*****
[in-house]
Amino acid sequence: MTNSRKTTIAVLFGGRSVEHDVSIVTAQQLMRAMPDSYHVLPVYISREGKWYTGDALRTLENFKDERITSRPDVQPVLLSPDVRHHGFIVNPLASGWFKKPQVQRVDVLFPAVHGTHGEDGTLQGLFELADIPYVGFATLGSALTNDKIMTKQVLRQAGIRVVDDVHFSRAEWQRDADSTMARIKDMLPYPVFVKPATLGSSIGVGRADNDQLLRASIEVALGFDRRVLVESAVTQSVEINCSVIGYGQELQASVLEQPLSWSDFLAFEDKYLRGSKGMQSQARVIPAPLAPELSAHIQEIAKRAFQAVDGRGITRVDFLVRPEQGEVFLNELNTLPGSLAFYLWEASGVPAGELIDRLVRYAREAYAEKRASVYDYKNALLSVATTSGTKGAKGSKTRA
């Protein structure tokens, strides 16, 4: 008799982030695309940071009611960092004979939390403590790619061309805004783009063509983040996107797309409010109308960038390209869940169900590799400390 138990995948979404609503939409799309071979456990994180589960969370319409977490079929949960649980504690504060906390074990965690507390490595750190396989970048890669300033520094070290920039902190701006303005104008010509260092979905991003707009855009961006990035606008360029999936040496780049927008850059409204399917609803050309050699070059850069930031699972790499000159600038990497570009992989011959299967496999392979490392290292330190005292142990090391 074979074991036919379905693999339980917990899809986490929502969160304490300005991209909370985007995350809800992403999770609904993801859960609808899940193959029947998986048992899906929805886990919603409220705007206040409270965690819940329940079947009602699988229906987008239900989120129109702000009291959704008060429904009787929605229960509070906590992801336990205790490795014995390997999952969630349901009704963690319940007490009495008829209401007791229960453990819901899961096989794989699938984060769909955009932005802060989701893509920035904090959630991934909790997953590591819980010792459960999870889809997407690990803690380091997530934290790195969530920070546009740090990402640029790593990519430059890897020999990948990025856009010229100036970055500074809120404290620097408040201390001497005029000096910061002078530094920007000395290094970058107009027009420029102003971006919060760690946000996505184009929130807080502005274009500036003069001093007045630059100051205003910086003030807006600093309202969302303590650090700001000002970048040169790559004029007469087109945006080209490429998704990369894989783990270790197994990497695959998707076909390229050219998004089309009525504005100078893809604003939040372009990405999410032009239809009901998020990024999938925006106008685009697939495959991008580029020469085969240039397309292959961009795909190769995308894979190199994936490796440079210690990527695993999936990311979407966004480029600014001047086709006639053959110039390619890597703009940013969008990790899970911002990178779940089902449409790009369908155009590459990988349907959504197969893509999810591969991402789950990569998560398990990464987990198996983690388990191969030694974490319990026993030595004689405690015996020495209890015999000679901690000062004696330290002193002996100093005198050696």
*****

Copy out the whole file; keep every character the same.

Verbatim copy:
[in-house]
Amino acid sequence: MTNSRKTTIAVLFGGRSVEHDVSIVTAQQLMRAMPDSYHVLPVYISREGKWYTGDALRTLENFKDERITSRPDVQPVLLSPDVRHHGFIVNPLASGWFKKPQVQRVDVLFPAVHGTHGEDGTLQGLFELADIPYVGFATLGSALTNDKIMTKQVLRQAGIRVVDDVHFSRAEWQRDADSTMARIKDMLPYPVFVKPATLGSSIGVGRADNDQLLRASIEVALGFDRRVLVESAVTQSVEINCSVIGYGQELQASVLEQPLSWSDFLAFEDKYLRGSKGMQSQARVIPAPLAPELSAHIQEIAKRAFQAVDGRGITRVDFLVRPEQGEVFLNELNTLPGSLAFYLWEASGVPAGELIDRLVRYAREAYAEKRASVYDYKNALLSVATTSGTKGAKGSKTRA
């Protein structure tokens, strides 16, 4: 008799982030695309940071009611960092004979939390403590790619061309805004783009063509983040996107797309409010109308960038390209869940169900590799400390 138990995948979404609503939409799309071979456990994180589960969370319409977490079929949960649980504690504060906390074990965690507390490595750190396989970048890669300033520094070290920039902190701006303005104008010509260092979905991003707009855009961006990035606008360029999936040496780049927008850059409204399917609803050309050699070059850069930031699972790499000159600038990497570009992989011959299967496999392979490392290292330190005292142990090391 074979074991036919379905693999339980917990899809986490929502969160304490300005991209909370985007995350809800992403999770609904993801859960609808899940193959029947998986048992899906929805886990919603409220705007206040409270965690819940329940079947009602699988229906987008239900989120129109702000009291959704008060429904009787929605229960509070906590992801336990205790490795014995390997999952969630349901009704963690319940007490009495008829209401007791229960453990819901899961096989794989699938984060769909955009932005802060989701893509920035904090959630991934909790997953590591819980010792459960999870889809997407690990803690380091997530934290790195969530920070546009740090990402640029790593990519430059890897020999990948990025856009010229100036970055500074809120404290620097408040201390001497005029000096910061002078530094920007000395290094970058107009027009420029102003971006919060760690946000996505184009929130807080502005274009500036003069001093007045630059100051205003910086003030807006600093309202969302303590650090700001000002970048040169790559004029007469087109945006080209490429998704990369894989783990270790197994990497695959998707076909390229050219998004089309009525504005100078893809604003939040372009990405999410032009239809009901998020990024999938925006106008685009697939495959991008580029020469085969240039397309292959961009795909190769995308894979190199994936490796440079210690990527695993999936990311979407966004480029600014001047086709006639053959110039390619890597703009940013969008990790899970911002990178779940089902449409790009369908155009590459990988349907959504197969893509999810591969991402789950990569998560398990990464987990198996983690388990191969030694974490319990026993030595004689405690015996020495209890015999000679901690000062004696330290002193002996100093005198050696």